We’re back with a great TOEFL iTP podcast/video today! In today’s episode, I’m going to go over this structurally easy talk, but also emphasize how important it is to figure out a suitable technique for you to follow the questions. Remember, tests this year are extremely difficult, so what you see me go over on today’s podcast/video is completely different from what you’ll experience. Tune in!
How often does the man usually talk to his great-grandmother?
What did the man’s great-grandmother tell him on the phone this morning?
That she was eighty-five years old.
That a storm was coming.
That she was under a great deal of pressure.
That she wanted to become a weather forecaster.
Where does the man’s great-grandmother say when she feels a storm coming?
In her bones.
In her ears.
In her legs.
In her head.
What will the man probably do in the future?
Call his great-grandmother less often.
Watch the weather forecasts with his great-grandmother.
Help his great-grandmother relieve some of her pressures.
Believe his great-grandmother’s predictions about the weather.
Excited about launching this for you students! I’ve already spoken about the coaching that’s available, but it’s important to put out different products to cater to different price points, so today I’m officially launching the TOEFL iBT correction services! For those of you who are having difficulty on any of the speaking parts and would like to be corrected…you can now submit your recordings to me so that I can give you a write-up and a voice note in terms of areas that I think you should improve. The different questions I will give you will provide you genuine practice for the exam. And unlike other services out there, I will give you detailed/actionable items/points so that you can improve.
First speaking grade is free! Try the service and also inquire about packages. There are plenty of them that suit not only your financial needs but also the amount of practice you need before going into the exam. So, whether you need immediate support or you need something a little more short / long-term….hit any of the social links down below and inquire today!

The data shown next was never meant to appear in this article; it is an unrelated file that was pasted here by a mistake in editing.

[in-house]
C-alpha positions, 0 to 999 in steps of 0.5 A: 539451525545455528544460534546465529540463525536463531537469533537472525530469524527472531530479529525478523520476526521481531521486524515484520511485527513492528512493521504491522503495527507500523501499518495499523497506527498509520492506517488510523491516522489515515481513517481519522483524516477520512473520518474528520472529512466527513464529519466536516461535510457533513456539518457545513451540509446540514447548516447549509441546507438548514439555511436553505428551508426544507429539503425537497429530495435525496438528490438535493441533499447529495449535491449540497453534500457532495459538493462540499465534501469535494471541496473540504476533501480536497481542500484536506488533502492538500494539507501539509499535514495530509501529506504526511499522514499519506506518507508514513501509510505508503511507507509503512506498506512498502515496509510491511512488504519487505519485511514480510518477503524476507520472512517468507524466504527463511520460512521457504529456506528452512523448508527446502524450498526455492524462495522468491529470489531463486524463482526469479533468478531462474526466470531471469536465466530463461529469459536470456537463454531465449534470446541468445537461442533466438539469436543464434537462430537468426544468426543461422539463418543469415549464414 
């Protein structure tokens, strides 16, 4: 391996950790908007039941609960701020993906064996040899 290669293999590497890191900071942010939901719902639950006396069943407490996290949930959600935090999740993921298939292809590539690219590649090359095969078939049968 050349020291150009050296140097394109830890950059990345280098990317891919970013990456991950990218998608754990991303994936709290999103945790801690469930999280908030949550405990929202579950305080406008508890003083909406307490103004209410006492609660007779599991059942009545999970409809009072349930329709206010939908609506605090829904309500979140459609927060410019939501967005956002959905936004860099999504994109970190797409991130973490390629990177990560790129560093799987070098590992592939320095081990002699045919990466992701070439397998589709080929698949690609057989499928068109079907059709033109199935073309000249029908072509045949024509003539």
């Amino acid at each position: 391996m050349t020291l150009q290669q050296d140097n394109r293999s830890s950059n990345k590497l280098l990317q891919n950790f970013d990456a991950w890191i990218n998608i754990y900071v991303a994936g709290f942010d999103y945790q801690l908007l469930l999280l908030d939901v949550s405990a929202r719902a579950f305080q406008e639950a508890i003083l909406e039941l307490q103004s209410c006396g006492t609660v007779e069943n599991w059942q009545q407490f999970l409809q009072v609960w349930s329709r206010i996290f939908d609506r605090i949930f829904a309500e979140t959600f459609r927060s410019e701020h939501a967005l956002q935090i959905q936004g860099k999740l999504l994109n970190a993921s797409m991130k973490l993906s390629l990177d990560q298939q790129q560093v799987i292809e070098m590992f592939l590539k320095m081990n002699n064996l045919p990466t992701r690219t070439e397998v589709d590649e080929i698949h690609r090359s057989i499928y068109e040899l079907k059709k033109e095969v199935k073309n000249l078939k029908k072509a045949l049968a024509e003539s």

You guys will be extremely excited about this! I will be going over a full test of TOEFL iTP today, doing the Longman test and walking you through a number of techniques. In saying that, I have all the questions down below but make sure you tune into the podcast and YouTube video for explanations.
In this podcast, I discuss with a student from Afghanistan HOW to answer questions. The majority of students out there in the world are unsure how to answer — if they should take two sides or how long they should spend on the reading versus the material they listen to. Regardless of what task it is, here’s a 1 on 1 coaching with me explaining the details in the podcast down below.
In this podcast/video, I’ll be breaking down (through transcription) what a speaking IV looks like, taking out the key details, and then formulating it. After that, I will play a two-minute recording for you guys to prepare, take notes, then send me voice messages either on my FB page or email so I can grade them. Whoever does the best in the challenge gets a free hour of coaching with me in any area of TOEFL! Let’s go!
Welcome back to another video! Well, for those of you reading this blog, this is the blog..and then you have the video and the podcast. Nonetheless, this is the first of it’s kind! A fantastic guide for writing a good introduction. Introductions should be quick and simple. 3-4 sentences (4 sentences max)….and in this short video/podcast, I’ll be explaining just that, along with good stance-markers for you guys to memorize so that you’re not repeating yourself in both essays. Let’s get into this!
It is critically important that students work as hard as possible when they are at school. Personally, I believe that teachers can motivate students to work hard by giving them grades. I feel this way for two reasons, which I will explore in the following essay.
Question: Grades encourage students to work harder in school. Do you agree or disagree?
Super grateful for this week! Live videos will be recorded, as well as pre-recorded videos for those of you out there who are studying TOEIC, TOEFL, and IELTS. So…in day 1, I’m going to be going over TOEFL Reading (iBT). So, this is going to be an extensive passage. For the video, YouTube and podcast, make sure you check my links down below! To hear my explanation, you’ll have to surely check out the podcast/video.
The Creators of Grammar
No student of a foreign language needs to be told that grammar is complex. By changing word sequences and by adding a range of auxiliary verbs and suffixes, we are able to communicate tiny variations in meaning. We can turn a statement into a question, state whether an action has taken place or is soon to take place, and perform many other word tricks to convey subtle differences in meaning. Nor is this complexity inherent to the English language. All languages, even those of so-called ‘primitive’ tribes have clever grammatical components. The Cherokee pronoun system, for example, can distinguish between ‘you and I’, ‘several other people and I’ and ‘you, another person and I’. In English, all these meanings are summed up in the one, crude pronoun ‘we’. Grammar is universal and plays a part in every language, no matter how widespread it is. So the question which has baffled many linguists is – who created grammar?